The other alternative is that Air Products and Chemicals borrows $12 billion in cash and initiates a share buyback program. I arrive at the $12 billion figure because I assume that a lender will lend based on the collateral of the business. When I subtract the total assets ($17 billion) from the total long-term debt of $5 billion, the company may be able to borrow $12 billion in cash.
If Air Products and Chemicals pays a 5% interest rate on the $12 billion in debt, then interest expenses will go up by $600 million. Analysts currently anticipate the company to earn $1.268 billion in net income in the next calendar year. So if we subtract the $600 million from the estimated net income, we can find out the amount of net income the company would make after incurring the added debt load.
The business would make $668 million in net income even after incurring an added $12 billion in debt. Because of this, I think Air Products & Chemicals will be able to buy back 112 million shares (based on today's stock price of $106.69). Currently the company has 209 million shares outstanding. So after retiring the shares, the company will have 97 million shares left.
Divide the estimated $600 million by the 97 million shares and we can find the projected earnings per share in the next calendar year. I estimate that the earnings per share will be $6.18 per share. This is 32% higher than the current earnings per share of $4.67.
Long-term to debt strategy
However, the upside to this strategy is that it's easier to implement, and by not exposing assets to long-term leases. It's possible that by using this strategy, Air Products & Chemicals can amortize its debt (pay down debt), and accelerate earnings per share growth.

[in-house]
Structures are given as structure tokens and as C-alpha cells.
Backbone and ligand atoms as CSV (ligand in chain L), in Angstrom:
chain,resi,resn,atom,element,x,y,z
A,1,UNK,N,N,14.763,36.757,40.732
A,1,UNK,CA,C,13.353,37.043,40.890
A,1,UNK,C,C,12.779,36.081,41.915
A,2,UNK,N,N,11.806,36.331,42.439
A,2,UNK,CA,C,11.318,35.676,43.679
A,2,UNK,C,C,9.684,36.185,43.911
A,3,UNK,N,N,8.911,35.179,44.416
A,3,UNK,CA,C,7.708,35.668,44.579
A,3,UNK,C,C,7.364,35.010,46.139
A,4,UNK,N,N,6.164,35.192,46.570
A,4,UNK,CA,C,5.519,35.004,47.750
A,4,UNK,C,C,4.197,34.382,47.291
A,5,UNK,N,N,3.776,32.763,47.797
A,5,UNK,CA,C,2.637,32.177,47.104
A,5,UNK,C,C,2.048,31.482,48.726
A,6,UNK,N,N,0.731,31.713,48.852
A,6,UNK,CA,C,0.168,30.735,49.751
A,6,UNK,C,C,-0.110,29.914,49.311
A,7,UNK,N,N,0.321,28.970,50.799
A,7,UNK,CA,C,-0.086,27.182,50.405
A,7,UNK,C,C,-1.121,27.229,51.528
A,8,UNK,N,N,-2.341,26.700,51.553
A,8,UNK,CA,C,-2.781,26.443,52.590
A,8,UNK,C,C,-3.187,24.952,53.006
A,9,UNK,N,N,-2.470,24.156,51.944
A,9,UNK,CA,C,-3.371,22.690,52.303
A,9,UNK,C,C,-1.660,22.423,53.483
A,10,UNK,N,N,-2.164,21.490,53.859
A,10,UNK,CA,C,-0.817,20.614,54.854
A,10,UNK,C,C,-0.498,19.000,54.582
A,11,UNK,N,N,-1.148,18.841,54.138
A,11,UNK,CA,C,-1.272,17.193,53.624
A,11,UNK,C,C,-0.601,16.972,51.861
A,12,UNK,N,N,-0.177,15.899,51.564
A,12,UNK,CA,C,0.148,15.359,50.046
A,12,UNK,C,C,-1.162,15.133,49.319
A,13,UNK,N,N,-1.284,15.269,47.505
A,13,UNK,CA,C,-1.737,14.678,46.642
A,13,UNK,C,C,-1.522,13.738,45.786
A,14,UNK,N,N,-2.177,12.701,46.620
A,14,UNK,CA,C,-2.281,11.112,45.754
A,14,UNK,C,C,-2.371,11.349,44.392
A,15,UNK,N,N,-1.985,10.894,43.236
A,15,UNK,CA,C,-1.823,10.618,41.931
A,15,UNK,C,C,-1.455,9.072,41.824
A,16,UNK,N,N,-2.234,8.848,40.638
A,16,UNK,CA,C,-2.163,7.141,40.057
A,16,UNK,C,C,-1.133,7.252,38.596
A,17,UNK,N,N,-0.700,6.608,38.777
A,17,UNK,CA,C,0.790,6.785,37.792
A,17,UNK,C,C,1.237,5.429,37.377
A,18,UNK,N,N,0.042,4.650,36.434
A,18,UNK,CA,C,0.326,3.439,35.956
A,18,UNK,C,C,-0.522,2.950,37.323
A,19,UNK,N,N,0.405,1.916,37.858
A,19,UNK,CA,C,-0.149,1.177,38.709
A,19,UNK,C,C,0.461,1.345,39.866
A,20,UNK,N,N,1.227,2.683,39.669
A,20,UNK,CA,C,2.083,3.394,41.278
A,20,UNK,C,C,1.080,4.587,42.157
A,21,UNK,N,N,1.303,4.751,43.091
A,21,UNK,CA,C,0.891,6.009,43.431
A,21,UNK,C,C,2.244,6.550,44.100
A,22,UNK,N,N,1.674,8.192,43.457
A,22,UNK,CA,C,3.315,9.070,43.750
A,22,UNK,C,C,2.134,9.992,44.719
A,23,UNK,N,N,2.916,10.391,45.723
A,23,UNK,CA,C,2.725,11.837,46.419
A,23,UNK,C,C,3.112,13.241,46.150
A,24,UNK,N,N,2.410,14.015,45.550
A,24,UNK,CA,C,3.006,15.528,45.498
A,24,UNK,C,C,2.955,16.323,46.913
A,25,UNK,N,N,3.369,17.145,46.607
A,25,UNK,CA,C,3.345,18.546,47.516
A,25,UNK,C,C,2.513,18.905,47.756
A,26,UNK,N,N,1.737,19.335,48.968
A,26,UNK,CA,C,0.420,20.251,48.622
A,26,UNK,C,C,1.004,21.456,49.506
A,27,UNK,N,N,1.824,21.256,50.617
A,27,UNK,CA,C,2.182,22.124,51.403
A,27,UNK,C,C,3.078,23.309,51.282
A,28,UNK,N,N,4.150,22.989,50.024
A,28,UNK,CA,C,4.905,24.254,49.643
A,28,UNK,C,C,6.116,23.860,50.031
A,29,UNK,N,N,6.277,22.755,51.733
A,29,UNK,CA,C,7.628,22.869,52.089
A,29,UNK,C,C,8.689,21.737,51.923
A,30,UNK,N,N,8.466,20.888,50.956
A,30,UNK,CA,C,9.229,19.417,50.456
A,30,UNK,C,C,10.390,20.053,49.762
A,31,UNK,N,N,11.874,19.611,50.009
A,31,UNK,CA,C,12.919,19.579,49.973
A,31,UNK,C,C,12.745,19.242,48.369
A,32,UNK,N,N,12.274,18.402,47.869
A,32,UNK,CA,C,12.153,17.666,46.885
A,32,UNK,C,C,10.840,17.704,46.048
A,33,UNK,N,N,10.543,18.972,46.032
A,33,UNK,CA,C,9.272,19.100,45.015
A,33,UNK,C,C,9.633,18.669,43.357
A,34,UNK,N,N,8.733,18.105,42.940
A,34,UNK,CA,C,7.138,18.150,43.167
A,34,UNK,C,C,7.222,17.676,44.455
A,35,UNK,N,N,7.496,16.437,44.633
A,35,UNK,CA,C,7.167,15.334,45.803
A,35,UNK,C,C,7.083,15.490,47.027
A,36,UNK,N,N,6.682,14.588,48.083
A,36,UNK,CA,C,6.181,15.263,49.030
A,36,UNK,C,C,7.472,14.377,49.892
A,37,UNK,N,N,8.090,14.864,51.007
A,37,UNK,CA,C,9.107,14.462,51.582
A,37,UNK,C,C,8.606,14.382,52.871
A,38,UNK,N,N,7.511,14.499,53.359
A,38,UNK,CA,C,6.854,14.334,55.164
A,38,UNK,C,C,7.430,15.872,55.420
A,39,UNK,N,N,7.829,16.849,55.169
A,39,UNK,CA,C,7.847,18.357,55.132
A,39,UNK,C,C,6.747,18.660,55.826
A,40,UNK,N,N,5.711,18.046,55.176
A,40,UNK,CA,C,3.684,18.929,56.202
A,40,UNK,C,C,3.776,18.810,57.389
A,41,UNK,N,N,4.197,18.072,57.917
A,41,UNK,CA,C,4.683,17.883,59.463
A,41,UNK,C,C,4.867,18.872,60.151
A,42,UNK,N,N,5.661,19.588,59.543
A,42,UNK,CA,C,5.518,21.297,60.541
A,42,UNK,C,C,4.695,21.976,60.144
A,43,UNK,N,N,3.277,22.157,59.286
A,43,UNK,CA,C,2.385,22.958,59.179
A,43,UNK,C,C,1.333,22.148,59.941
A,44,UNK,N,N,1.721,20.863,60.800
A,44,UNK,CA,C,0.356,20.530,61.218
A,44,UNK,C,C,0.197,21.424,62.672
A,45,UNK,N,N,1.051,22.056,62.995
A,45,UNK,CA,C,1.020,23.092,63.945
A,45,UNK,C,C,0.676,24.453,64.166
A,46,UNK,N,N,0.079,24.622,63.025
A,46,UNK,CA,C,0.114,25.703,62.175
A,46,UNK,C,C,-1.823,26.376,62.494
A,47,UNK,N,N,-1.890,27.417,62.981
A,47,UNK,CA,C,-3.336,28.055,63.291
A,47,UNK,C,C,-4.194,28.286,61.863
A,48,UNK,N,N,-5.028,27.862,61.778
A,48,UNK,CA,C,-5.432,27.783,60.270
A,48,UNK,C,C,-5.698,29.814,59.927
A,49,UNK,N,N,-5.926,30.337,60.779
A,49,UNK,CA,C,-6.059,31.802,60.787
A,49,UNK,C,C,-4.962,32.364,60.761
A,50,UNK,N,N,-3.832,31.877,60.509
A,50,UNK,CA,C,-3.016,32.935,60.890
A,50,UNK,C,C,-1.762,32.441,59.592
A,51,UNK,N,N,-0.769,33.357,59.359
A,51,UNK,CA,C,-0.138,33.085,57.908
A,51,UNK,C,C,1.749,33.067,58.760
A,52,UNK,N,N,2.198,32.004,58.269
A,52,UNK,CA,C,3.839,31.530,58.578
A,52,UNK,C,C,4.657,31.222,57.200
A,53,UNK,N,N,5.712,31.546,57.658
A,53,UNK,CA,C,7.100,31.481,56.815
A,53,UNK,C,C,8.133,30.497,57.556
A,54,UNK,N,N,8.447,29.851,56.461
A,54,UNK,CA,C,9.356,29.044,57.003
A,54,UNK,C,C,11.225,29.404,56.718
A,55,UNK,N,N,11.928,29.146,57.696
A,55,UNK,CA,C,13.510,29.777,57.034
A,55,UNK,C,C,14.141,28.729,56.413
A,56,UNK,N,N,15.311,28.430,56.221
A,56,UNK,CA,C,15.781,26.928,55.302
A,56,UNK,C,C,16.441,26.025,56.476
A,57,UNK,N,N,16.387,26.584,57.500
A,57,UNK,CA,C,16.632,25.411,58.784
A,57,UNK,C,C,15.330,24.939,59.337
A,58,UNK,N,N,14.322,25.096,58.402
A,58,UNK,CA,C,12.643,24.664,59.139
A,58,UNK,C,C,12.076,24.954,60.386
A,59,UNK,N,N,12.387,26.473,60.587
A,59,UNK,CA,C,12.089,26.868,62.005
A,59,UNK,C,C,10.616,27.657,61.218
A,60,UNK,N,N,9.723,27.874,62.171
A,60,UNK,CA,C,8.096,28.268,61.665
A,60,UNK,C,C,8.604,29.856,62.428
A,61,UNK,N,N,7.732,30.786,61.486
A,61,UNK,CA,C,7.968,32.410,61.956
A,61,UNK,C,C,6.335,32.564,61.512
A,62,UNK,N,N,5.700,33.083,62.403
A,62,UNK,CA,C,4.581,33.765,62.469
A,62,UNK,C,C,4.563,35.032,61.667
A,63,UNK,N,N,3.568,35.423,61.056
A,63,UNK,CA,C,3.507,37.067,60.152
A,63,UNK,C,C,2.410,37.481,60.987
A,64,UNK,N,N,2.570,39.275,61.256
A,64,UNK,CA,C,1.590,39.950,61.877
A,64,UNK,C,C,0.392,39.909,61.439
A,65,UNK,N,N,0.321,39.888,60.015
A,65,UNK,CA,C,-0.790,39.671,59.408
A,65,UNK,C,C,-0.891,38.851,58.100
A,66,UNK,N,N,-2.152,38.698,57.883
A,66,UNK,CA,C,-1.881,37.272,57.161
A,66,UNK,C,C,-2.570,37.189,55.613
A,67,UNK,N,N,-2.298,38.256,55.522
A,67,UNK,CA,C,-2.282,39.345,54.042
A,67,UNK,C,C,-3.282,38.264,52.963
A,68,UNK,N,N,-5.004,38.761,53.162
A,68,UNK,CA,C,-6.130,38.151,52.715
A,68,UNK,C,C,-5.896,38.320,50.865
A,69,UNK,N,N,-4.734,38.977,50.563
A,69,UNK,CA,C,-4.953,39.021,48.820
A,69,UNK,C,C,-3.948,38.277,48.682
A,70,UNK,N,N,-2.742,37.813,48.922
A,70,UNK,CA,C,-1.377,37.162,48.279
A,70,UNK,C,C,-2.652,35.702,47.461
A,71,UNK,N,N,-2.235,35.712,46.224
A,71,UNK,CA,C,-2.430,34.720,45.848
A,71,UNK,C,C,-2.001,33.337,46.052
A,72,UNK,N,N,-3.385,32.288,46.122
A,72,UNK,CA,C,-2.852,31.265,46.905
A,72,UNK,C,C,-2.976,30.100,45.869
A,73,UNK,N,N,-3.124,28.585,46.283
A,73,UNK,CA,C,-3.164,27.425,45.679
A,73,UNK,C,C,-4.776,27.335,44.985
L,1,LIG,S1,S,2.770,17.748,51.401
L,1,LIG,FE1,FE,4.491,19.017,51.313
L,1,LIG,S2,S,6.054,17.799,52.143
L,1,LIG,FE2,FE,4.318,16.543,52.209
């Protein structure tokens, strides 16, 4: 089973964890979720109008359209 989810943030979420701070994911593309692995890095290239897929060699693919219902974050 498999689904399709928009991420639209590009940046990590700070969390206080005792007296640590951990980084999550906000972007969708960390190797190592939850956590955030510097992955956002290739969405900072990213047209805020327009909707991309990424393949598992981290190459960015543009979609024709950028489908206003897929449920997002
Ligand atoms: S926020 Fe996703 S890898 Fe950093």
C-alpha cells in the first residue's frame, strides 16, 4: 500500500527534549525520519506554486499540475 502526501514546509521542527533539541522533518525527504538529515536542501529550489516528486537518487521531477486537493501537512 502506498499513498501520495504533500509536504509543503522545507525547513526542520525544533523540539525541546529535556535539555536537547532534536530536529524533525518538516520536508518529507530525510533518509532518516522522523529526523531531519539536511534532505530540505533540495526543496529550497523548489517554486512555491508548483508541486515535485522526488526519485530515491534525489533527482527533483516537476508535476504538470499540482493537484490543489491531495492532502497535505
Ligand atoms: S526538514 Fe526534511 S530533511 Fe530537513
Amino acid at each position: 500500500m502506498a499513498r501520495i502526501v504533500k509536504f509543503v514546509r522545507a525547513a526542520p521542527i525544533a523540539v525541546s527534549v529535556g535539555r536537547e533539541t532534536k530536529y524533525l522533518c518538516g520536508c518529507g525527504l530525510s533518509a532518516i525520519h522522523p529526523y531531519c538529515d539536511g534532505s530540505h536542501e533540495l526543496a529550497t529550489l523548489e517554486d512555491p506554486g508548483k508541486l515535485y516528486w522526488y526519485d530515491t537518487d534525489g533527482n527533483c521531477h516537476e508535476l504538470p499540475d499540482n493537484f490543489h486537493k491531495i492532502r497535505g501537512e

For example, 10 years into the future, we can make the assumption that the company can grow net income by 5% per year. The company could use all of its remaining cash to pay down the size of its debt. The company does have $668 million in cash left over (remember paying down the size of debt does not have a negative impact on your income statement). Assuming the company increases its net income by 5% per year over the next 10 years. The net income should grow back to $1.08 billion.
So assuming the company generates at least $668 million in net income per year over the next 10 years. The company can reduce the size of its debt by $6.68 billion. That would reduce the net interest expense from $600 million to below $300 million.
After 10 years, I assume that the net income will be $1.08 billion. Add back in the reduction of net interest expense, and the total net income by year 10 could be $1.4 billion. Since the total share outstanding in this scenario is 97 million the company could grow its net income per share to $14.43 per share. The company currently generates $4.67 per share, and trades at a 23.3 price-to-earnings multiple. If the company trades at a 20 price-to-earnings multiple 10 years in the future, the stock could trade at $288.60 per share.
Bill Ackman has a lot of options for what he can do over both the long and short-term. I don't think there's some mysterious product innovation at work in this deal. Nor is the company small enough to be a buy-out target.
Bill Ackman will most likely initiate a large scale buy-back that can amortize the debt, and result in above-average rates of net income growth.